Coffins shaped like a Rolls-Royce, a guitar or a ballet shoe are booming in Britain, where the latest unusual trend in funerals is for "green" burials, kind to the environment. Since 2000, Vic Fearn and Company have been making offbeat caskets which it markets under the title "Crazy Coffins".
The firm recently expanded their range to include illustrated ones. "We didn't invent anything, the demand came from the clients," said John Gill, head of the Nottingham, central England-based company, which has been in business for 130 years. "Our first 'Crazy Coffin' was an airplane. Since then, we build one a month.
We have lots of enquiries but it's quite expensive and building one takes some time," he told AFP. Because of their dimensions, the coffins need a double plot at cemeteries, making religious ceremonies more expensive. The firm's last creation was a Rolls-Royce coffin which took two weeks of round-the-clock work to make, and cost 40,000 pounds (59,000 euros, 79,000 dollars).
A casket shaped like an electric guitar made in 2004 cost the same. Vic Fearn have made a wooden egg for a woman who wanted to be buried in the foetal position, a ballet pump for a ballerina, a kite, a barge for the bodies of a couple, a skate-board and even two dumpsters. "We never refuse anything," said Gill, whose company makes around 15,000 coffins a year and has a turnover of 1.5 million pounds.
Those who want a touch of originality without going too far can also opt for a classic coffin painted with personalised illustrations. Vic Fearn makes around 100 such caskets per year, at a price of around 250 pounds each, featuring illustrations of motorcycles or animals, or even decked out in the colours of the deceased's favourite football team. These coffins can be prepared within 48 hours and are hand-painted with environmentally-friendly paint, reflecting the growing preoccupation with ensuring that funerals do not damage the environment.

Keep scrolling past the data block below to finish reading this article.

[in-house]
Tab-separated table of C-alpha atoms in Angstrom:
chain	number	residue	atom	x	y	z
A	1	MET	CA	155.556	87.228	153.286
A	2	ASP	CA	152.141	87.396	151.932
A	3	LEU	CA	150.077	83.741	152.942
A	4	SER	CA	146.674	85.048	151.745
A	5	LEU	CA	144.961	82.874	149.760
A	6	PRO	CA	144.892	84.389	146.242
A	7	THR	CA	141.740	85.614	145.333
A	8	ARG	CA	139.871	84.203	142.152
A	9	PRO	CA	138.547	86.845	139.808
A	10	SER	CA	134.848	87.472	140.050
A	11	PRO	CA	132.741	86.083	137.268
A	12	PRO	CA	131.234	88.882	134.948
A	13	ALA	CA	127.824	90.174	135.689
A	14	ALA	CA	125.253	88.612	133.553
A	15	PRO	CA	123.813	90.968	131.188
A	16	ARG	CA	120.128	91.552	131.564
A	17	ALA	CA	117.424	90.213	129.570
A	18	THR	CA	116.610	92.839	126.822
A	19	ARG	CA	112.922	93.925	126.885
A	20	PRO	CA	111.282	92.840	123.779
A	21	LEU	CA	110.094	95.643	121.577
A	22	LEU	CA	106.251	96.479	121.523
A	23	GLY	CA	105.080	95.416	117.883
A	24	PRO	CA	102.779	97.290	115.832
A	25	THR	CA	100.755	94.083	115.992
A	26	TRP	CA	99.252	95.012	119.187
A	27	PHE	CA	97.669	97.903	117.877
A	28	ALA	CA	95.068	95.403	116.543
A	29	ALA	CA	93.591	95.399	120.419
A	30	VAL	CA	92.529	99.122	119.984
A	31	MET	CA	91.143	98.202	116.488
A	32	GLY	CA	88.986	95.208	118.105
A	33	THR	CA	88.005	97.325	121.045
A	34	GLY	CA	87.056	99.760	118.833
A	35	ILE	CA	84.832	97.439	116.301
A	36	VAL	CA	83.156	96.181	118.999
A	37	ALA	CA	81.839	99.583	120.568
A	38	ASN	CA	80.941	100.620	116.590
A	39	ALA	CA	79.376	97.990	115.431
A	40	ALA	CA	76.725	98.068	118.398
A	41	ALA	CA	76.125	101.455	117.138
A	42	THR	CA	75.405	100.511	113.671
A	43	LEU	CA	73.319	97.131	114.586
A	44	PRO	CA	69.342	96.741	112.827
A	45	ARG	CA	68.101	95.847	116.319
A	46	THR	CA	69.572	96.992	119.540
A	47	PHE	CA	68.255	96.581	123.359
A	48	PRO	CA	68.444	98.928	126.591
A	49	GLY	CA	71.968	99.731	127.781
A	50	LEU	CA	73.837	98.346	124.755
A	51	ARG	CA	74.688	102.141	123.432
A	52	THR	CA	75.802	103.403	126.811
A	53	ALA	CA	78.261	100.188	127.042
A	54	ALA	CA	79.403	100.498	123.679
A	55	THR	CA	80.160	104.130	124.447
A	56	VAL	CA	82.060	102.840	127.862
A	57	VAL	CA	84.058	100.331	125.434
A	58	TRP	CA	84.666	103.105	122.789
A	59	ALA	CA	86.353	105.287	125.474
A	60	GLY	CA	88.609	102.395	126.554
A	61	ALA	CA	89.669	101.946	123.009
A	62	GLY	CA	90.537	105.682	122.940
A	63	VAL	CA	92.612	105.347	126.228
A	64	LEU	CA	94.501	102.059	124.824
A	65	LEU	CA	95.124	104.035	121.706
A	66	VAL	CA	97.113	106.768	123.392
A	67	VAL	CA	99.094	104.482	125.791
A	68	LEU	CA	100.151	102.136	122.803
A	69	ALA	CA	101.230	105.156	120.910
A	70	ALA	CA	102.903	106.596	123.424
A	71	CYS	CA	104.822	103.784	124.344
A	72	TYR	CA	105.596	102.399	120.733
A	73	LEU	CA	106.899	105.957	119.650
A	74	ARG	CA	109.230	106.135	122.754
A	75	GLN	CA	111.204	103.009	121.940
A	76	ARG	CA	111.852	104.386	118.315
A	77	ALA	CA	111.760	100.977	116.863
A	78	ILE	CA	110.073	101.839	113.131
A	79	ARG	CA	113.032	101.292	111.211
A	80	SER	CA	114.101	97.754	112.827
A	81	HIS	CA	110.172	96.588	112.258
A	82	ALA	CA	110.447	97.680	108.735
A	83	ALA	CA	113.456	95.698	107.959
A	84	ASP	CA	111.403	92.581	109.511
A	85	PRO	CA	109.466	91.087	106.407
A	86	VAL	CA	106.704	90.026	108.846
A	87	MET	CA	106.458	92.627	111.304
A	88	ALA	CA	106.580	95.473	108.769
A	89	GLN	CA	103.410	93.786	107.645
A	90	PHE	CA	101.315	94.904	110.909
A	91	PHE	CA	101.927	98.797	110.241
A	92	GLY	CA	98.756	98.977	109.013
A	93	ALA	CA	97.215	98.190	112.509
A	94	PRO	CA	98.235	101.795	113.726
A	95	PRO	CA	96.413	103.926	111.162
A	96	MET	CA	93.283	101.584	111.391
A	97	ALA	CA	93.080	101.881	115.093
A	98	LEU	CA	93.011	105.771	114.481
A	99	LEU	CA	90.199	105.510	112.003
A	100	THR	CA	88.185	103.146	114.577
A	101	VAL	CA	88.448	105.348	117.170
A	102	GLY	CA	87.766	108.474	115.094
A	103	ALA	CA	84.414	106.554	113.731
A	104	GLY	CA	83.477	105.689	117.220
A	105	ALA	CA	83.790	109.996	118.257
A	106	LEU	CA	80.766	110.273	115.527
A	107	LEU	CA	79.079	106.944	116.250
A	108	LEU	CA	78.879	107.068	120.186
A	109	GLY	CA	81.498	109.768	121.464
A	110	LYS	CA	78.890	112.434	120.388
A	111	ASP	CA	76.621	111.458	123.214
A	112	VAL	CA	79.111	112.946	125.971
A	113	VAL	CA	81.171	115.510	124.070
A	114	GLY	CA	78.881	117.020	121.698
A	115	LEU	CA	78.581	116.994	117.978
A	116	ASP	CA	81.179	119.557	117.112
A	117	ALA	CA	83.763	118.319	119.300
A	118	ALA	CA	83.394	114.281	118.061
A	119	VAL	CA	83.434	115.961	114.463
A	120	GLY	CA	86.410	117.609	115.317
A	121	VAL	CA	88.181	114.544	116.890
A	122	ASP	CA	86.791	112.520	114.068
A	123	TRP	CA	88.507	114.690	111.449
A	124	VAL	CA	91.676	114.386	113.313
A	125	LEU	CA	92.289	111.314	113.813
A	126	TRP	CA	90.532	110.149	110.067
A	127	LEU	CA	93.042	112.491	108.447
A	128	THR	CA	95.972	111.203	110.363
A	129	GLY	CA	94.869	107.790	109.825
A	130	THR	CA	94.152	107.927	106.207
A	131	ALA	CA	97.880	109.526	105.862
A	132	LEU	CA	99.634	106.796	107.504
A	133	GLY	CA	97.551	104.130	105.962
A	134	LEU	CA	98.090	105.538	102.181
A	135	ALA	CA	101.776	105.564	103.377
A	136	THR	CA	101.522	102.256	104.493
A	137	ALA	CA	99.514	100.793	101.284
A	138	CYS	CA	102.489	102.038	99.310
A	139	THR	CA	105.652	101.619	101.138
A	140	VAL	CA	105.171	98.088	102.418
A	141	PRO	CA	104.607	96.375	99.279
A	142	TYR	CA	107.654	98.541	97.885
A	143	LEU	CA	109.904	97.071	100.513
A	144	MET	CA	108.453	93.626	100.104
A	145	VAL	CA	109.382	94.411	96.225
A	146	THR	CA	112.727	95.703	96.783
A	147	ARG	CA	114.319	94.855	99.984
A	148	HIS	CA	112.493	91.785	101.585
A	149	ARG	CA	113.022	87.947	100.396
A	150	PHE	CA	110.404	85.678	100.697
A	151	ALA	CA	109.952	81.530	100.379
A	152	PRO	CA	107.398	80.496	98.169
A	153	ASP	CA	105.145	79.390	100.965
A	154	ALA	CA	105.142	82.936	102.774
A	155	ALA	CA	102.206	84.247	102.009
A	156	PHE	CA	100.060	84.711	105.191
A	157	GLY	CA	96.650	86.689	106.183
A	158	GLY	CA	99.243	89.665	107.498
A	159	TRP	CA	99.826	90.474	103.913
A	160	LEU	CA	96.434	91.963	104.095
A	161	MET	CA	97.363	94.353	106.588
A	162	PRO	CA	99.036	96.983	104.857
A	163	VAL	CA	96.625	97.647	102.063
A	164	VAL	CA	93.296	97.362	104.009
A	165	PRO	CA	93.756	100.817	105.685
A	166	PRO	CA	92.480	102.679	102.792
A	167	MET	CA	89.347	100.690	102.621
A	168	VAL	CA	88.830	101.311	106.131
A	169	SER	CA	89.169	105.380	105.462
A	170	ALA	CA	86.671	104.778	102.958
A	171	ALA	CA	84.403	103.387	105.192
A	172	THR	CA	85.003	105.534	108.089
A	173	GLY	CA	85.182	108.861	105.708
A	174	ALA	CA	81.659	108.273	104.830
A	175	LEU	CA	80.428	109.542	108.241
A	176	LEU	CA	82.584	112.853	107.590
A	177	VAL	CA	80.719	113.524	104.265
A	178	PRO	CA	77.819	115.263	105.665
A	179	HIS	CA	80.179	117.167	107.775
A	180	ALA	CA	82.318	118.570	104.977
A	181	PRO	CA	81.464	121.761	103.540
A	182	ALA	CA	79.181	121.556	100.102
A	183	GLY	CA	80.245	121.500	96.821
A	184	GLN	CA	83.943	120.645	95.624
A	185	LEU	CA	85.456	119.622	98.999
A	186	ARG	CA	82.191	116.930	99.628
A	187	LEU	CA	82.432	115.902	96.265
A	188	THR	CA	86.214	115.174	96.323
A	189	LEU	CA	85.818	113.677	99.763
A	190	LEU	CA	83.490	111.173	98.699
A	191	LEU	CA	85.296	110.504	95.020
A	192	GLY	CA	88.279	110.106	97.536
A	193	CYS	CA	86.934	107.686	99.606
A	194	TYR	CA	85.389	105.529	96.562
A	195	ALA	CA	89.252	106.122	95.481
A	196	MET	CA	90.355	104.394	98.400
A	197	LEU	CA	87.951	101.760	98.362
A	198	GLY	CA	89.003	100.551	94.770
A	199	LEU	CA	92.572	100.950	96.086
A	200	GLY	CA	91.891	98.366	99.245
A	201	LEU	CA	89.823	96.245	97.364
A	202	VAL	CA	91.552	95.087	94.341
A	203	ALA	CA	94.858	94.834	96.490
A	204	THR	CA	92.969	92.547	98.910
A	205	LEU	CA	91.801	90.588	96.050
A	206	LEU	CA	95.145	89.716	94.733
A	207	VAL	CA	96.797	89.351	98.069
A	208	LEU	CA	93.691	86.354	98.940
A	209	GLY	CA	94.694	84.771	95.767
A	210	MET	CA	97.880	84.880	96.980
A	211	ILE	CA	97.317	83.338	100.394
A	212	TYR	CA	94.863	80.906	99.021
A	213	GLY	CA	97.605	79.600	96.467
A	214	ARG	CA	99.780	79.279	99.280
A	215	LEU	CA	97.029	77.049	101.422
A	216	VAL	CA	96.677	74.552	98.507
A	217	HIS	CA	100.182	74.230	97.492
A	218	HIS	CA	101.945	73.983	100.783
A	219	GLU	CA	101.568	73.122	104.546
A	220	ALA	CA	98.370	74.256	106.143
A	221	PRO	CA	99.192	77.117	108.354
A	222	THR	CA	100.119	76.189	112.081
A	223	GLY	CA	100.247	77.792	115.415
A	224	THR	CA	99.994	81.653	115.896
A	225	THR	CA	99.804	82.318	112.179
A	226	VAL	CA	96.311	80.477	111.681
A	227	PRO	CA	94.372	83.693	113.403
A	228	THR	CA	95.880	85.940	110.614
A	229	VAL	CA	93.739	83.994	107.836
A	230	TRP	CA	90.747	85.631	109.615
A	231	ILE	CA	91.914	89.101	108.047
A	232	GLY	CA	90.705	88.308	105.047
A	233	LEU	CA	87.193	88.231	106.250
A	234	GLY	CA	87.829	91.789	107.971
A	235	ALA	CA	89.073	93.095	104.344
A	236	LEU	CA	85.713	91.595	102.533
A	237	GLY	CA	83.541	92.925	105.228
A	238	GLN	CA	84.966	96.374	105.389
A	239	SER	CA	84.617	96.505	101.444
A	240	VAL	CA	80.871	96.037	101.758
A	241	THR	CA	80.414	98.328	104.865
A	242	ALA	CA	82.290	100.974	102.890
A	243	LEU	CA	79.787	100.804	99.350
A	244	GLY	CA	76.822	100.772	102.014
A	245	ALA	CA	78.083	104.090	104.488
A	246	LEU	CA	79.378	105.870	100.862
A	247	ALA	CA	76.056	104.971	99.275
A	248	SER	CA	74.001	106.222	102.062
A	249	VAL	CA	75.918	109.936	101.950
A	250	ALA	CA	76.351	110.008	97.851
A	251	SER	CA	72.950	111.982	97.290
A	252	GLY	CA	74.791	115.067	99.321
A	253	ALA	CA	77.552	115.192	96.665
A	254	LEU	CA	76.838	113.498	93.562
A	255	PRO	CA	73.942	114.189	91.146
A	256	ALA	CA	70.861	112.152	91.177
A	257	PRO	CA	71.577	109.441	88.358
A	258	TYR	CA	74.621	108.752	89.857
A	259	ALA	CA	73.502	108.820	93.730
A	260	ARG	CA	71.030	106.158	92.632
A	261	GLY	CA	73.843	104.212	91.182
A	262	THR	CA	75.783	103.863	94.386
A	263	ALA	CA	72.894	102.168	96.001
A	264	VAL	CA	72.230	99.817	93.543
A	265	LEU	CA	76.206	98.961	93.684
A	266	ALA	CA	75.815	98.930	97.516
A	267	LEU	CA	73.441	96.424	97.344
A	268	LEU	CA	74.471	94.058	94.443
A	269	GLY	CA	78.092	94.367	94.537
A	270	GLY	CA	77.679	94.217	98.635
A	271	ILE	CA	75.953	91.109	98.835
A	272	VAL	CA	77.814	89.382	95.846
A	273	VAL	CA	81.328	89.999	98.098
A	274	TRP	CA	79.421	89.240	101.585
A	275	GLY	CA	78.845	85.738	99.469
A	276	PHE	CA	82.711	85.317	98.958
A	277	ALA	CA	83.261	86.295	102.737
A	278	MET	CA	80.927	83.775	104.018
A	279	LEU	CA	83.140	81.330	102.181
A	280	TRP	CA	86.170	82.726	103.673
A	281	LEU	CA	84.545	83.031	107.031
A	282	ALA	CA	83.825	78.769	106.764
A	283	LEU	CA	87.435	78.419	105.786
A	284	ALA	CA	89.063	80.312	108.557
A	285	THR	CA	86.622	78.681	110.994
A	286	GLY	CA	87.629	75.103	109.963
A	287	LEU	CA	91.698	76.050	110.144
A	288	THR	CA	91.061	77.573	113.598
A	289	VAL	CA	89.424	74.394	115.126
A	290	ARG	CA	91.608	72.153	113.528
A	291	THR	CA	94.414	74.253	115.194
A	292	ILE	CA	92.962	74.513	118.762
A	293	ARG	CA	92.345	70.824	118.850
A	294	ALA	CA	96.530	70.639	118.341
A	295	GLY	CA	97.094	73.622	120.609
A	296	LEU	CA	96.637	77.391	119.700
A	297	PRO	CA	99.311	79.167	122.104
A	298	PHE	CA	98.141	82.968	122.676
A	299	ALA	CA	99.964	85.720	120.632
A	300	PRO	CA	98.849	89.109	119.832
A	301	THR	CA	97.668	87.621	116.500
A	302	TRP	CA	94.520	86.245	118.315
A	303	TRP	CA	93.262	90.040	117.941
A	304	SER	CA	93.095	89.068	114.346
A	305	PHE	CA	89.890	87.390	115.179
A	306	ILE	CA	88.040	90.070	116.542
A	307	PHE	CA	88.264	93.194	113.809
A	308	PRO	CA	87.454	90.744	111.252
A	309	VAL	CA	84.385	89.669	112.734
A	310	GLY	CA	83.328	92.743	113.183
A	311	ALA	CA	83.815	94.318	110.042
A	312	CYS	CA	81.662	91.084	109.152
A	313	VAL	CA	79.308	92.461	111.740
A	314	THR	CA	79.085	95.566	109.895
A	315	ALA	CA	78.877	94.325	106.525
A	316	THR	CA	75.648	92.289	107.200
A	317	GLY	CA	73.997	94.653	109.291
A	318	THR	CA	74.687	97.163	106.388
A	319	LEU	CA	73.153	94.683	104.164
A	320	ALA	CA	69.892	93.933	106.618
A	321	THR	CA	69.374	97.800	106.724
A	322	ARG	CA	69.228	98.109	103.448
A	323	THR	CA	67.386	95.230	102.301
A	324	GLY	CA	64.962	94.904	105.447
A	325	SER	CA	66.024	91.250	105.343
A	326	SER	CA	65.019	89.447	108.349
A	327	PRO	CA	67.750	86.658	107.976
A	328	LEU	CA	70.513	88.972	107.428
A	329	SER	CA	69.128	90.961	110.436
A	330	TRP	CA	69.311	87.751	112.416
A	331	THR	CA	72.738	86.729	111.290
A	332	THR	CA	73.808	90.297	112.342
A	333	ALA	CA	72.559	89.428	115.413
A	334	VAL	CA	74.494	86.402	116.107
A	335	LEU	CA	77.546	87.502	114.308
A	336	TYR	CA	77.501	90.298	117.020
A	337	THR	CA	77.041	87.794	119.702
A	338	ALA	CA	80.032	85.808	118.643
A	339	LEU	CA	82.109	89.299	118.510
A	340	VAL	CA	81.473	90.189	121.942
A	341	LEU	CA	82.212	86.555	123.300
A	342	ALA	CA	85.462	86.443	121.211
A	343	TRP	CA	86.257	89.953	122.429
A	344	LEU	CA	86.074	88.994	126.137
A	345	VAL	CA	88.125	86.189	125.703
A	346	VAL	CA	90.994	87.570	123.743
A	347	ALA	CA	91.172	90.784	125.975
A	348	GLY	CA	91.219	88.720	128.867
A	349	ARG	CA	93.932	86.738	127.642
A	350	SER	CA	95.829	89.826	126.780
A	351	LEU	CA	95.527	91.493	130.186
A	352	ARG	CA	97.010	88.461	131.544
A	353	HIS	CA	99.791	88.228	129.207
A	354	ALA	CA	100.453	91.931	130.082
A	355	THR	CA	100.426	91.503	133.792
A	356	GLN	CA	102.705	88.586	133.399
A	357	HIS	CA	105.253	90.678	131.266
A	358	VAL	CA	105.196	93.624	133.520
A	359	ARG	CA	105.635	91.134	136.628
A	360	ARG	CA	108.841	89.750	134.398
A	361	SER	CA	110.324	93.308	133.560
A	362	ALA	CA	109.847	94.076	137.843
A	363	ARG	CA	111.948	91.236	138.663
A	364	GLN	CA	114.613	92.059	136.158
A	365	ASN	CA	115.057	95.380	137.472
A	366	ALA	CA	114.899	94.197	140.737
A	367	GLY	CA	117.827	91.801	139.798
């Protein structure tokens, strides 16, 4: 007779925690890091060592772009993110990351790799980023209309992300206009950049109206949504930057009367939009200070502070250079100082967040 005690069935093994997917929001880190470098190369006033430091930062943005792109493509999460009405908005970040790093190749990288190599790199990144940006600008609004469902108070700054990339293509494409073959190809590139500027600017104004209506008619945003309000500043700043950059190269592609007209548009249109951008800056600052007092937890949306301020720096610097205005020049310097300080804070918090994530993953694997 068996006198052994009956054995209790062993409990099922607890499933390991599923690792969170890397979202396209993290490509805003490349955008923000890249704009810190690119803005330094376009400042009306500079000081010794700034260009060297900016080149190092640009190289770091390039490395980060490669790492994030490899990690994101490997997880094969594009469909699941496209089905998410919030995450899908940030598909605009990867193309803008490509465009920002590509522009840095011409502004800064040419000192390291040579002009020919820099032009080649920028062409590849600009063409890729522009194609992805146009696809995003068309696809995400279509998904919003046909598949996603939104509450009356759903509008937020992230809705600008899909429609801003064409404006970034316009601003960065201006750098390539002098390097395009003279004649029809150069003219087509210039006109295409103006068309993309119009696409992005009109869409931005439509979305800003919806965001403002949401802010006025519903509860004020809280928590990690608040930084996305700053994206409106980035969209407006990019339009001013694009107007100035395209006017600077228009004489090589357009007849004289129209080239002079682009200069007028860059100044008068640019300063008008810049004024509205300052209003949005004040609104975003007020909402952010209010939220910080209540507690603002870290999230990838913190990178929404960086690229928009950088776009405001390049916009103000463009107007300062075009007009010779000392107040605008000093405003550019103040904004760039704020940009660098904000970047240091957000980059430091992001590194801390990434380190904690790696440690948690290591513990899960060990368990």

"There is a rising popularity of non-traditional funerals, especially those with environmental components," said a spokesman for market researchers Mintel, adding that 63 percent are in favour of green coffins and 64 percent support green funerals.
According to the Natural Death Centre in London, which helps people planning green funerals, the number of environmentally-friendly cemeteries has doubled to 223 since 2000. At such cemeteries, gravestones are replaced by plants or burial in a forest. Nearly 9,000 people are buried in this way every year, a figure which should top 20,000 by 2010, Mike Jarvis, the centre's director, said. He added that about 4,000 people a week choose a biodegradable coffin.
There is a good choice of such caskets in Britain -- one firm, Eco Coffins, offers ones made up of 90 percent recycled cardboard, while Bamboo Coffins sells woven bamboo caskets. In 2006, Ecopod sold around 500 of its creations, made from 100 percent reinforced recycled paper.
Founder Hazel Selina said annual sales were rising by 10 percent a year and that the company planned to expand in the US, Canada and Europe at the end of the year. Recycled coffins have the advantage of being light. Of the 600,000 funerals in Britain each year, 75 percent feature cremations and 25 percent burials. And now even funeral urns are going "green" -- for example, Ecopod say their urn in the shape of an acorn is selling by the thousands.